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Decision 038/2015: Mr I and the Scottish Prison Service

Complaints and disciplinary issues

Reference No: 201402459

Decision Date: 26 March 2015

Summary

On 8 August 2014, Mr I asked the Scottish Prison Service (the SPS) for information relating to specific disciplinary and complaint-related matters. The SPS provided Mr I with some information, informing him that other information was his own personal data or otherwise accessible, or that the cost of complying would exceed the £600 limit.

Following an investigation the Commissioner found that the SPS was entitled to withhold information as personal data and that some information was otherwise accessible. She also found that the SPS had wrongly stated that other information had been provided previously, and was wrong to apply the cost limit.

  Relevant statutory provisions

Freedom of Information (Scotland) Act 2002 (FOISA) sections 1(1), (4) and (6) (General entitlement); 12(1) (Excessive cost of compliance); 17(1) (Notice that information is not held); 25(1) (Information otherwise accessible); 38(1)(a), (1)(b), (2)(a)(i), (2)(b) and (5) (definitions of "data protection principles", "data subject" and "personal data") (Personal information)

Data Protection Act 1998 (the DPA) sections 1(1) (Basic interpretative provisions) (definition of "personal data"); Schedules 1 (The data protection principles, Part I - the principles) (the first data protection principle) and 2 (Conditions relevant for purposes of the first principle: processing of any personal data) (condition 6)

The full text of each of the statutory provisions cited above is reproduced in Appendix 1 to this decision. The Appendix forms part of this decision.

  Background

1. On 8 August 2014, within written submissions made in connection with an Internal Complaints Committee (ICC) hearing, held under The Prisons and Young Offenders Institutions (Scotland) Rules 2011 (the Prison Rules), Mr I requested information which included the following:

a) the notes taken by the SPS note taker and any other SPS employees in the course of the ICC meeting concerned;

b) all and any information held by the Governor and SPS senior management at the prison in relation to the investigations carried out in relation to the complaints detailed in the SPSO's decision letter of 28 July 2014;

d) all and any information contained within the current SPS Adjudication Manual;

e) all and any information held by the Governor relative to any disciplinary charge contrary to para 10 of Schedule 1 to the Prison Rules 2011 such as may have been laid at HMP Edinburgh between 1 January and 31 July 2014;

f) all and any information in the possession of the Governor supporting the assertion within the Charging Officer's 'Statement' to the effect that I have "…been warned not to continue to challenge (Named staff member) presence at the ICC."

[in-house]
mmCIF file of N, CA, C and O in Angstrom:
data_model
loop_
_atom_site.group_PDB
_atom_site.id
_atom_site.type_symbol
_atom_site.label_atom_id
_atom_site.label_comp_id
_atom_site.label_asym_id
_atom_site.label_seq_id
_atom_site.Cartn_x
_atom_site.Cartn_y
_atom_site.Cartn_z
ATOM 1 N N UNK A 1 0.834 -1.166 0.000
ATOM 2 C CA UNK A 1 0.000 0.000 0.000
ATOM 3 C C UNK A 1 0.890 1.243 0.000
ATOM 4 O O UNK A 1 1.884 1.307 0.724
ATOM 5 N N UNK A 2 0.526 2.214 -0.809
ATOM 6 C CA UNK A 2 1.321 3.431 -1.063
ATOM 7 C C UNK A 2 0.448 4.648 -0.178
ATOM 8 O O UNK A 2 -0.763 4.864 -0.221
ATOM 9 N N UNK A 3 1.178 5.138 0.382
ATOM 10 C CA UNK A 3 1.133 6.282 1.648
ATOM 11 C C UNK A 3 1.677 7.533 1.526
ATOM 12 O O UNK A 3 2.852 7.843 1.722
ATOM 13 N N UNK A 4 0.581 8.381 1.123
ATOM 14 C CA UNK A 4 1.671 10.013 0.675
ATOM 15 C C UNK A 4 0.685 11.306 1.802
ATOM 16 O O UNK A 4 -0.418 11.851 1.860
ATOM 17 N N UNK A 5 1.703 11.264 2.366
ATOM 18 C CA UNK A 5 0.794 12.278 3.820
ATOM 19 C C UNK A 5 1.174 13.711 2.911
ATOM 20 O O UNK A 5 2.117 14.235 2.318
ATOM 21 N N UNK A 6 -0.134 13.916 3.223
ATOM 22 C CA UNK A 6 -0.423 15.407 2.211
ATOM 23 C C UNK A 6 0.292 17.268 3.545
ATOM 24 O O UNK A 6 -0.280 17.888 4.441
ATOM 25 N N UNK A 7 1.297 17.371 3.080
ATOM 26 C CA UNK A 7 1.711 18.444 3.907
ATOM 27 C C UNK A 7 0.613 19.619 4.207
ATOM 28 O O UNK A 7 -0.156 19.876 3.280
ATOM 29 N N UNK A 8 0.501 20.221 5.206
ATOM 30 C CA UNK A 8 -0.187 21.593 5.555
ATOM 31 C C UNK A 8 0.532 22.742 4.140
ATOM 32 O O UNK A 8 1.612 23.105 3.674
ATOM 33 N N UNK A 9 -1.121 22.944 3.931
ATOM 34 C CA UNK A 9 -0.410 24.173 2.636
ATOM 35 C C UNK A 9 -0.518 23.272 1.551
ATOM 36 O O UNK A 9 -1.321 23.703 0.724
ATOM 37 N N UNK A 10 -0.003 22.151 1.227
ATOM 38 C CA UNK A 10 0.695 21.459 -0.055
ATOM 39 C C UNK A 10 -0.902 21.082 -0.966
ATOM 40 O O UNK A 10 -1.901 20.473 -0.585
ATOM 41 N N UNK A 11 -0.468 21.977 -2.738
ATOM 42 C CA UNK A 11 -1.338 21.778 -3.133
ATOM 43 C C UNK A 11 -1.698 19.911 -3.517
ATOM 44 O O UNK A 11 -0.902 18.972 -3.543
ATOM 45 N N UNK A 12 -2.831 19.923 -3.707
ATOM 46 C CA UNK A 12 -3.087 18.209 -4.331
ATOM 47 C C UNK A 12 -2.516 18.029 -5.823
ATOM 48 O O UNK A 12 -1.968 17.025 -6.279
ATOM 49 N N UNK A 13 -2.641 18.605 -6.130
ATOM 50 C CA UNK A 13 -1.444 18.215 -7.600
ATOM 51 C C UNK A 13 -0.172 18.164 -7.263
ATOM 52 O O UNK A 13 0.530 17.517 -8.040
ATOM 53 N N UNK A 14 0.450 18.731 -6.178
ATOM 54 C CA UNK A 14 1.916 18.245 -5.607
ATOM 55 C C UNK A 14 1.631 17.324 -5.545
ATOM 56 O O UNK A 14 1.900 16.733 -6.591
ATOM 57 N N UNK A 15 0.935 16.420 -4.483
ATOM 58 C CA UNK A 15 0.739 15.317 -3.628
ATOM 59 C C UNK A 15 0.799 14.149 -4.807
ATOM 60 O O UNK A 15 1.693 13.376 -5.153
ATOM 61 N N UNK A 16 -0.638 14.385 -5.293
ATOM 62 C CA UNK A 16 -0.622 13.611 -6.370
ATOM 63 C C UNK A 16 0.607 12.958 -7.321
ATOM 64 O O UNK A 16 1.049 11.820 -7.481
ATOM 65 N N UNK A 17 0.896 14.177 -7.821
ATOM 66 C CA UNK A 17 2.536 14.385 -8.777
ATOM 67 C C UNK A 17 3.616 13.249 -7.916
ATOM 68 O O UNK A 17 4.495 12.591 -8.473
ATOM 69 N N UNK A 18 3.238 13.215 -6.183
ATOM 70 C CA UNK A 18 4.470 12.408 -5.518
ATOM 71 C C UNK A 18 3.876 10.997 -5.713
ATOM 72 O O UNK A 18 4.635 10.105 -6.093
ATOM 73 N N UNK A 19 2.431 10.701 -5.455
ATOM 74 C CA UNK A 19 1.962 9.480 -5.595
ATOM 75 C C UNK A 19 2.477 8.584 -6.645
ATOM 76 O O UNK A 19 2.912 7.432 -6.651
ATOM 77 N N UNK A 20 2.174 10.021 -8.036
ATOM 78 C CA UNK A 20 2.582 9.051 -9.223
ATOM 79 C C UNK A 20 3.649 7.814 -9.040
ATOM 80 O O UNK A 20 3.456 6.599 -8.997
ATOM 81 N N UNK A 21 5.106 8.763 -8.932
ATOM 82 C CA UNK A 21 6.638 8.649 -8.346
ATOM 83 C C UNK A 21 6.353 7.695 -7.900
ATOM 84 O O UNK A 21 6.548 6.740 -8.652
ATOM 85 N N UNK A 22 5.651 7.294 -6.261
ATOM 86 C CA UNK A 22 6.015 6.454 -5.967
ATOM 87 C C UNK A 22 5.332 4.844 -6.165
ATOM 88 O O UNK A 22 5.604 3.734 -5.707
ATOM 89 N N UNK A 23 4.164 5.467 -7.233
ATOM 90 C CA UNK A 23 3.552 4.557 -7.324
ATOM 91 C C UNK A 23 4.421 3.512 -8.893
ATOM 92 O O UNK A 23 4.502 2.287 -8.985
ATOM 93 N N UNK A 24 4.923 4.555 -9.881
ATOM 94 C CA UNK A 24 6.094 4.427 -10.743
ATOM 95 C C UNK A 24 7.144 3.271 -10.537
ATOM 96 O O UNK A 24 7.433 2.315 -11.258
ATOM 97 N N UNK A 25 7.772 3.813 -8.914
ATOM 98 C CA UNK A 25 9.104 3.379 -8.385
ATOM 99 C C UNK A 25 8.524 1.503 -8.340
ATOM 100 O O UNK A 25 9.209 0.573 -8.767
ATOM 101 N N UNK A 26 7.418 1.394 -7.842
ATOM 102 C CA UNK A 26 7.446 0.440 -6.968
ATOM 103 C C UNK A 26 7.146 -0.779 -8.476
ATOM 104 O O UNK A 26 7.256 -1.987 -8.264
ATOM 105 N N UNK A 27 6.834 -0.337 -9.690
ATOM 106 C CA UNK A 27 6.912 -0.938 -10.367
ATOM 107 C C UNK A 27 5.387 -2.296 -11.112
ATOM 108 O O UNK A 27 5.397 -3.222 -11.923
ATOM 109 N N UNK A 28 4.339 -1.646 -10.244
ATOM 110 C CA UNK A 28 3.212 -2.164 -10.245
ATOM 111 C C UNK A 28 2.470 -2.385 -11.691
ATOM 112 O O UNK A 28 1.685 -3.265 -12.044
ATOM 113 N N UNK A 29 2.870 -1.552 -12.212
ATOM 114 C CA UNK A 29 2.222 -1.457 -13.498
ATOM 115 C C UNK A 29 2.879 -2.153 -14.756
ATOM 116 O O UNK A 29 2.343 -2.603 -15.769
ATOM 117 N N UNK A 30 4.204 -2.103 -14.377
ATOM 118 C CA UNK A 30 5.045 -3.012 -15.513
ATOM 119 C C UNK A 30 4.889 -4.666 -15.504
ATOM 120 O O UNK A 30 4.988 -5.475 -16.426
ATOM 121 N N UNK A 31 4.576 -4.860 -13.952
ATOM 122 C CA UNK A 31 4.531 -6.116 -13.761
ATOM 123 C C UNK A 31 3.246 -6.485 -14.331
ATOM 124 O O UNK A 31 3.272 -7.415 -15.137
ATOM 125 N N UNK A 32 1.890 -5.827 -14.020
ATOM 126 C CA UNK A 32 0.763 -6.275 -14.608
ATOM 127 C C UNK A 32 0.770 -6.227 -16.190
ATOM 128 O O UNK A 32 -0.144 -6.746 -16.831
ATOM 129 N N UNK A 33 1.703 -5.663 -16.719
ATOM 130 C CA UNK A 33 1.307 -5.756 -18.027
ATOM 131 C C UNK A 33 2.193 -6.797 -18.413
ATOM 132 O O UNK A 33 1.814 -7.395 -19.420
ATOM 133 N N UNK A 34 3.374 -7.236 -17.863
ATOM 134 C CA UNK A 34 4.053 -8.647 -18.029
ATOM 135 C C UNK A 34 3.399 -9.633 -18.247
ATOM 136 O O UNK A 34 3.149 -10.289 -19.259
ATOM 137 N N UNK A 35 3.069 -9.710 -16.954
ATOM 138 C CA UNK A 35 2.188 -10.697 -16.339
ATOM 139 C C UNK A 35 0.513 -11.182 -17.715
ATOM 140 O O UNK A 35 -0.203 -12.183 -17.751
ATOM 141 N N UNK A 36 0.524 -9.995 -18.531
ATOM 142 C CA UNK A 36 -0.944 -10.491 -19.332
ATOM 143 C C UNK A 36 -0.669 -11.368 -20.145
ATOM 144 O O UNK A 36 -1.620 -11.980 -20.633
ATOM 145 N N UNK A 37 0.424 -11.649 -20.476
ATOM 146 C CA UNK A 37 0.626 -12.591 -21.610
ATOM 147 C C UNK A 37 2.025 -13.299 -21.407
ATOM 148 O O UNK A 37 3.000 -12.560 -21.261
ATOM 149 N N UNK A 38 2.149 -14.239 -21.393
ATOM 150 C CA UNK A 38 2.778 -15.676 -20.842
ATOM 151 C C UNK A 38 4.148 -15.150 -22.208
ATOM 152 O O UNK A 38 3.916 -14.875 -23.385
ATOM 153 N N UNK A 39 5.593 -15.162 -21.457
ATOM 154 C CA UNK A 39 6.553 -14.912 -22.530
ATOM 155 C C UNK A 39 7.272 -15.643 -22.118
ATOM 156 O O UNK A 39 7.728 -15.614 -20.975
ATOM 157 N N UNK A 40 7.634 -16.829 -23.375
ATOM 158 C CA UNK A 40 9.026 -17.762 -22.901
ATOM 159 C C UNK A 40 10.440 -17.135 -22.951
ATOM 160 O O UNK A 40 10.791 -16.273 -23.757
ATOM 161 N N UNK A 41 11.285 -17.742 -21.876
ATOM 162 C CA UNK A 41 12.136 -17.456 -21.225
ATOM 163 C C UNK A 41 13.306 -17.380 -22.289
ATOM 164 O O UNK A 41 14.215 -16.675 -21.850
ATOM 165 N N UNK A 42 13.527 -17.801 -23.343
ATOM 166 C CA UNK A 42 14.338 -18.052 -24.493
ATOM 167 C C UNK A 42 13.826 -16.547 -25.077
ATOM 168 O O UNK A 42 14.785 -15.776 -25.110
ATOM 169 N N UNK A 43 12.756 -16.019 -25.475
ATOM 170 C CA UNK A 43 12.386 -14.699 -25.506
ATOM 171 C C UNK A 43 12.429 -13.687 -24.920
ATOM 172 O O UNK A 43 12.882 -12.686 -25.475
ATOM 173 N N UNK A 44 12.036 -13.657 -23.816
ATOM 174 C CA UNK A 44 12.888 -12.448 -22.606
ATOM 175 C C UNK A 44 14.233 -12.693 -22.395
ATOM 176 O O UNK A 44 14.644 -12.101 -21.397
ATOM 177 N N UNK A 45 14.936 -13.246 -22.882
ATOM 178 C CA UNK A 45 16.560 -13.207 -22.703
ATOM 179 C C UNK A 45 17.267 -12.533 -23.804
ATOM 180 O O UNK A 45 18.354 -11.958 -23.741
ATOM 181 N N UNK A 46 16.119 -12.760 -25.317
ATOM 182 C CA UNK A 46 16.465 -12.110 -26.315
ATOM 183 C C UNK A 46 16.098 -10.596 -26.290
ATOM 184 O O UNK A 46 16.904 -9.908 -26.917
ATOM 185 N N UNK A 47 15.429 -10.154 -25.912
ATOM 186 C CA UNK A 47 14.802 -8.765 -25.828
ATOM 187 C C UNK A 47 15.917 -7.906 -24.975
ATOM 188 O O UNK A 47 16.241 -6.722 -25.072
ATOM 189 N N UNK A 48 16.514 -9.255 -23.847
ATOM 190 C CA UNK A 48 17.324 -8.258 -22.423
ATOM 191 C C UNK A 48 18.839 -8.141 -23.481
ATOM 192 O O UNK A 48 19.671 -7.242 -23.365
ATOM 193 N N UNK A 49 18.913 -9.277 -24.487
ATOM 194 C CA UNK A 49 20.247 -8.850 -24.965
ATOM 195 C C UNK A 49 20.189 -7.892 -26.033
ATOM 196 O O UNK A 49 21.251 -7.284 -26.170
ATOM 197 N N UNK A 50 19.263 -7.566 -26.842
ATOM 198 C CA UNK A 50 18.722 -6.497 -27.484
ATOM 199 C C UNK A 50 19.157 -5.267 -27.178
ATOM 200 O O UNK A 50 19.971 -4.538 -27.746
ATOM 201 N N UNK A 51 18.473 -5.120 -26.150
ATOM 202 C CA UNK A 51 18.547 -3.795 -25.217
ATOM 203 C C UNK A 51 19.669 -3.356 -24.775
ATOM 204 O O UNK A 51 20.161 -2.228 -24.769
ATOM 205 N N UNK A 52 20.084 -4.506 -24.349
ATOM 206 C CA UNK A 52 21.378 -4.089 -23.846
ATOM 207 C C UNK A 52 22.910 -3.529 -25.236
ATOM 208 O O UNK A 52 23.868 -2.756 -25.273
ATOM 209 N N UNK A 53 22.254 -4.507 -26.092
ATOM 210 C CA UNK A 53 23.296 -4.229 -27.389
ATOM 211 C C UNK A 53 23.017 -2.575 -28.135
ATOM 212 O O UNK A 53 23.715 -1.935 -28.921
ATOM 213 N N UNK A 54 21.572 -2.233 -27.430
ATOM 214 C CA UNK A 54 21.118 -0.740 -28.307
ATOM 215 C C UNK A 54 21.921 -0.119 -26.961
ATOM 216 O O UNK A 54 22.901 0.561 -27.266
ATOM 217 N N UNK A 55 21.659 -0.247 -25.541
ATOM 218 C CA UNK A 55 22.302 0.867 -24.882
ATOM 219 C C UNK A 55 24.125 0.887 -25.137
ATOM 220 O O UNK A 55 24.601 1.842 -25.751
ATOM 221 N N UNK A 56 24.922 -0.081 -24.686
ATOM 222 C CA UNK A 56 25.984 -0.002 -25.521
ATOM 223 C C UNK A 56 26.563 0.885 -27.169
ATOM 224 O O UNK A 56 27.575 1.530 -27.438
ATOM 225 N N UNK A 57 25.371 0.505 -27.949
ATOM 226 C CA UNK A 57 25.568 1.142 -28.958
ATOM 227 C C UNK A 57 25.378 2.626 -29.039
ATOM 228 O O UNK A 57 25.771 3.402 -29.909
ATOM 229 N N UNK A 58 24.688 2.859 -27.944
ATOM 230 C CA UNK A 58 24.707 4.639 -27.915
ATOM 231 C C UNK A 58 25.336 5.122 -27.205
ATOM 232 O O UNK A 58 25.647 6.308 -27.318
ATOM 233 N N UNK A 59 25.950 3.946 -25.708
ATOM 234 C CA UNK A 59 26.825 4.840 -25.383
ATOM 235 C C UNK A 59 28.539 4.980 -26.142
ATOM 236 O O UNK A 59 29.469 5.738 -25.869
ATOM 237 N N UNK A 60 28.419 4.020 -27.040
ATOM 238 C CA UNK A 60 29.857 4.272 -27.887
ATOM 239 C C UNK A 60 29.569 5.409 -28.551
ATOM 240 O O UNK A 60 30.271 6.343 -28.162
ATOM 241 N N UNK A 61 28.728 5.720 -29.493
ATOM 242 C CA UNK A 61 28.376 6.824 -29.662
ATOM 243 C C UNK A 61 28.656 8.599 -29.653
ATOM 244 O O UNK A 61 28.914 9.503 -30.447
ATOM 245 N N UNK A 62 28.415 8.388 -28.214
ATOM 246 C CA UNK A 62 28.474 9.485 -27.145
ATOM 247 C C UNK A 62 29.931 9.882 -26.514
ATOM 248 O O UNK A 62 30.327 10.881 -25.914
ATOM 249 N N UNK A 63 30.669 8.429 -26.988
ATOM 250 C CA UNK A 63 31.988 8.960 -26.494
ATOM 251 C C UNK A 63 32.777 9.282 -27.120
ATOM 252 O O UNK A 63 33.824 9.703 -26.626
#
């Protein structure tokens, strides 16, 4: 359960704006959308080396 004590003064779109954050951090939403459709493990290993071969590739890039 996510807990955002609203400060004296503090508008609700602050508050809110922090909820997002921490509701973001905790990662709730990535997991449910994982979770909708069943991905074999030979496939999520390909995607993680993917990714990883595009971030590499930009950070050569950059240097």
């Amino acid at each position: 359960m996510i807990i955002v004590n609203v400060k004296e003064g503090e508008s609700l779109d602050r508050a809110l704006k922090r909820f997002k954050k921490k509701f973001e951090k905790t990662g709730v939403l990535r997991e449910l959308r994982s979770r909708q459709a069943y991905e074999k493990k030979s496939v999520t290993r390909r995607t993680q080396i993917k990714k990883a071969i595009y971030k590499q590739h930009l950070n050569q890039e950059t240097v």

2. On 2 September 2014, the SPS provided Mr I with a response. It informed him that the information requested at parts a) and b) was his own personal data and exempt in terms of section 38(1)(a) of FOISA. Mr I was advised that he may wish to submit a subject access request under the DPA.

3. In relation to part d) of his request, the SPS informed Mr I that the information was readily available in the prison library. He was advised to speak to the Librarian on his next visit. As it was otherwise accessible, the SPS considered the information to be exempt in terms of section 25(1) of FOISA.

4. In relation to part e) of his request, the SPS provided a report showing the number placed on report for breaching prison discipline, broken down by specific charge.

5. In relation to part f) of his request, the SPS informed Mr I that the information he requested was contained in a letter sent to him on 15 May 2014, and so was exempt in terms of section 25(1).

6. On 23 August 2014, Mr I wrote to the SPS requiring a review. He did not accept the application of section 38(1)(a) of FOISA to parts a) and b) of his request, submitting that it could not all be his personal data.

7. He also disputed the application of section 25(1) of FOISA to parts d) and f) of the request. Regarding the Adjudication Manual, he stated that he had limited access to the library, which had been closed the previous week. He did not believe the letter referred to by the SPS to contain the information that he had requested at part f).

8. Finally, Mr I did not accept that the information provided in response to part e) of his request was all of the information held by the SPS and falling within the scope of that part.

9. The SPS notified Mr I of the outcome of its review on 26 September 2014. It upheld its application of section 38(1)(a) FOISA.

10. While accepting that the library had been closed at the time mentioned by Mr I, the SPS maintained that he still had reasonable access to the library and so section 25(1) of FOISA applied to part d) of his request. In relation to part f) of the request, it also upheld its original response.